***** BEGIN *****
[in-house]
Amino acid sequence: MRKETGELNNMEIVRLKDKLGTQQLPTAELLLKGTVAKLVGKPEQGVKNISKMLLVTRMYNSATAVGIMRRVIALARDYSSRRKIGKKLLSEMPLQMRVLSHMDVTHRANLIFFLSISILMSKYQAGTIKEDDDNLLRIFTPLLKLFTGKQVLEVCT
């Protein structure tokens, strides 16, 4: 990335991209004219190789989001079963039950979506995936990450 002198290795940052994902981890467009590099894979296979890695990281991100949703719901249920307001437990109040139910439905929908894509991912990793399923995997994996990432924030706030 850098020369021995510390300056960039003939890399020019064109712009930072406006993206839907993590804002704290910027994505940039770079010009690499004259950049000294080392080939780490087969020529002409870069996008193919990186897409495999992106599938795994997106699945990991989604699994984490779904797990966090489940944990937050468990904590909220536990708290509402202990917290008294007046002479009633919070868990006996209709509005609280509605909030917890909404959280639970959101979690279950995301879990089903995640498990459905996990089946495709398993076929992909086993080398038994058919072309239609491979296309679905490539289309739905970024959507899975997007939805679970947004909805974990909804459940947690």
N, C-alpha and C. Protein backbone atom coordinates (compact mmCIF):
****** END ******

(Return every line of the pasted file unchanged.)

[in-house]
Amino acid sequence: MRKETGELNNMEIVRLKDKLGTQQLPTAELLLKGTVAKLVGKPEQGVKNISKMLLVTRMYNSATAVGIMRRVIALARDYSSRRKIGKKLLSEMPLQMRVLSHMDVTHRANLIFFLSISILMSKYQAGTIKEDDDNLLRIFTPLLKLFTGKQVLEVCT
């Protein structure tokens, strides 16, 4: 990335991209004219190789989001079963039950979506995936990450 002198290795940052994902981890467009590099894979296979890695990281991100949703719901249920307001437990109040139910439905929908894509991912990793399923995997994996990432924030706030 850098020369021995510390300056960039003939890399020019064109712009930072406006993206839907993590804002704290910027994505940039770079010009690499004259950049000294080392080939780490087969020529002409870069996008193919990186897409495999992106599938795994997106699945990991989604699994984490779904797990966090489940944990937050468990904590909220536990708290509402202990917290008294007046002479009633919070868990006996209709509005609280509605909030917890909404959280639970959101979690279950995301879990089903995640498990459905996990089946495709398993076929992909086993080398038994058919072309239609491979296309679905490539289309739905970024959507899975997007939805679970947004909805974990909804459940947690």
N, C-alpha and C. Protein backbone atom coordinates (compact mmCIF):